1.    Texture. Landscape designs should provide a textured appearance through the use of a variety of plant material rather than a single species, by contrasting large leaf textures with medium and small leaf textures, and with a variety of plant heights. Spacing of key landscaping components, such as trees and shrubs, should be consistent with the overall design approach of the landscape plan. Formal landscape designs benefit from a uniform spacing of plants, whereas varied spacing and clustering of trees is more compatible with a naturalistic design.

2.    Color. Landscape designs shall include a variety of plants to provide contrasting color to other plants in the design. Designs are encouraged to include flowering plants and especially a mix of plants that display colorful flowers throughout the year.

3.    Form. Landscape designs should consider the complete three-dimensional form of the landscaping, not simply the form of individual elements. The interrelationship of all landscape elements should be considered so that the final design presents a coherent whole.

C.    Buffering and Screening. The placement of natural landscape materials (trees, shrubs, and hedges) is the preferred method for buffering differing land uses, for providing a transition between adjacent lots, and for screening the view of any parking or storage area, refuse collection, utility enclosures, or other service area visible from a public street, alley, or pedestrian area. Plants may be used with fences or berms to achieve the desired screening or buffering effect. Plant material should be mature enough at the time of planting to provide an effective buffer or screen, and should be planted in an appropriate location to allow for desired growth within a reasonable period of time. When used to screen an activity area such as a parking lot, landscaping shall not obstruct the visibility of motorists or pedestrians or interfere with public safety.

D.    Responsive to Local Context and Character. Landscape designs should build on the site’s and area’s unique physical characteristics, conserving and complementing existing natural features. Naturalistic design elements such as irregular plant spacing, undulating berm contours, and mixed proportions of plant species should be used to ensure that new landscaping blends in and contributes to the quality of the surrounding area. Selection and spacing of plant material should be reflective of the surrounding area’s character.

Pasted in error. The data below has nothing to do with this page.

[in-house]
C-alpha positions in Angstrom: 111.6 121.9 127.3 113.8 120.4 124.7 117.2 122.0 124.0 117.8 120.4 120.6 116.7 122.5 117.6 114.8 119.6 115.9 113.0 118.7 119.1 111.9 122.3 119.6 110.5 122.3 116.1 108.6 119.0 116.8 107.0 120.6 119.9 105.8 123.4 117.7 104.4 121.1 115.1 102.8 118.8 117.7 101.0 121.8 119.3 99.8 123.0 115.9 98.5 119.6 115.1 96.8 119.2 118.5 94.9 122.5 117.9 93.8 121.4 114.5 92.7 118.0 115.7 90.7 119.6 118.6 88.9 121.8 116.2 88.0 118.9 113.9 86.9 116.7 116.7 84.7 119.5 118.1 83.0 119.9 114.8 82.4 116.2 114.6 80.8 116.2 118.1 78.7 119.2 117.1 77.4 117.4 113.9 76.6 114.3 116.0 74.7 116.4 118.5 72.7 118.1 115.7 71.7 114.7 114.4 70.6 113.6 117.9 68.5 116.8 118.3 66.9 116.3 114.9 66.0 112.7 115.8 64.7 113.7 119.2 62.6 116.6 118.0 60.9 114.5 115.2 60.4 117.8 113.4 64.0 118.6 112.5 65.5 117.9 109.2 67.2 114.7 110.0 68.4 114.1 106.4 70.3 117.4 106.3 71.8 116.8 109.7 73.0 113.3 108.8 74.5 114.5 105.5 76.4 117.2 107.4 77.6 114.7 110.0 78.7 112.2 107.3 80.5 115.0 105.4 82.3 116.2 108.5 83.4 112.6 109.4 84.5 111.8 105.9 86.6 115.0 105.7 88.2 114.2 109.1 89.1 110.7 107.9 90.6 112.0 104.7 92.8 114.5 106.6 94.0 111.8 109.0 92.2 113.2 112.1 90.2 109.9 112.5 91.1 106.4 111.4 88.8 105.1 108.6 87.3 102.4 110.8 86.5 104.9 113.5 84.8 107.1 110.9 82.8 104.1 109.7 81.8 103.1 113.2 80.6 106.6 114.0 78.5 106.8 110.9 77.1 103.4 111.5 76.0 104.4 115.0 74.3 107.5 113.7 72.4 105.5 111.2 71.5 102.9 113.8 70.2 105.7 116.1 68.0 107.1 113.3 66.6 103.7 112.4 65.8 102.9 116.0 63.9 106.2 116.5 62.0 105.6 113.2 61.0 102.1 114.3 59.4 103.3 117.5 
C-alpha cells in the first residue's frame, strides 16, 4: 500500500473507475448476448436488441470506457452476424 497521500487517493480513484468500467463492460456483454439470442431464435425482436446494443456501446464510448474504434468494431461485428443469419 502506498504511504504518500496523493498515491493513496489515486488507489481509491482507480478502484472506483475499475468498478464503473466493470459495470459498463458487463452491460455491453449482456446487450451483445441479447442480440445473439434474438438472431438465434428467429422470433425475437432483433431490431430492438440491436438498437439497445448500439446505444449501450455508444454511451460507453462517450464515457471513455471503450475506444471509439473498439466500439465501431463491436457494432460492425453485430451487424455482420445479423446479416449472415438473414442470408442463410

E.    Use of Native and Drought-Resistant Plants. Landscape designs should feature native and/or related plant species, especially in areas adjacent to existing native vegetation, to take advantage of the unique natural character and diversity of the San Francisco peninsula region and the adaptability of native plants to local environmental conditions. Where feasible, the re-establishment of native habitats should be incorporated into the landscape design. In the same manner, landscape designs should utilize drought-tolerant plant materials to the maximum extent feasible. The use of drought-tolerant plants should enrich the existing landscape character, conserve water and energy, and provide as pleasant and varied a visual appearance as plants that require more water.

F.    Continuity and Connection. Landscaping should be designed within the context of the surrounding area; provided, that the landscaping is also consistent with these design principles. Where the design intent and the surrounding landscape is naturalistic, plant materials should blend well with adjacent properties, particularly where property edges meet, to create a seamless and natural landscape. Where the design intent and the surrounding landscape is formal, consistent or similar plant material and spacing should be utilized. Exceptions should be made when seeking to create a transition between uses or zoning districts.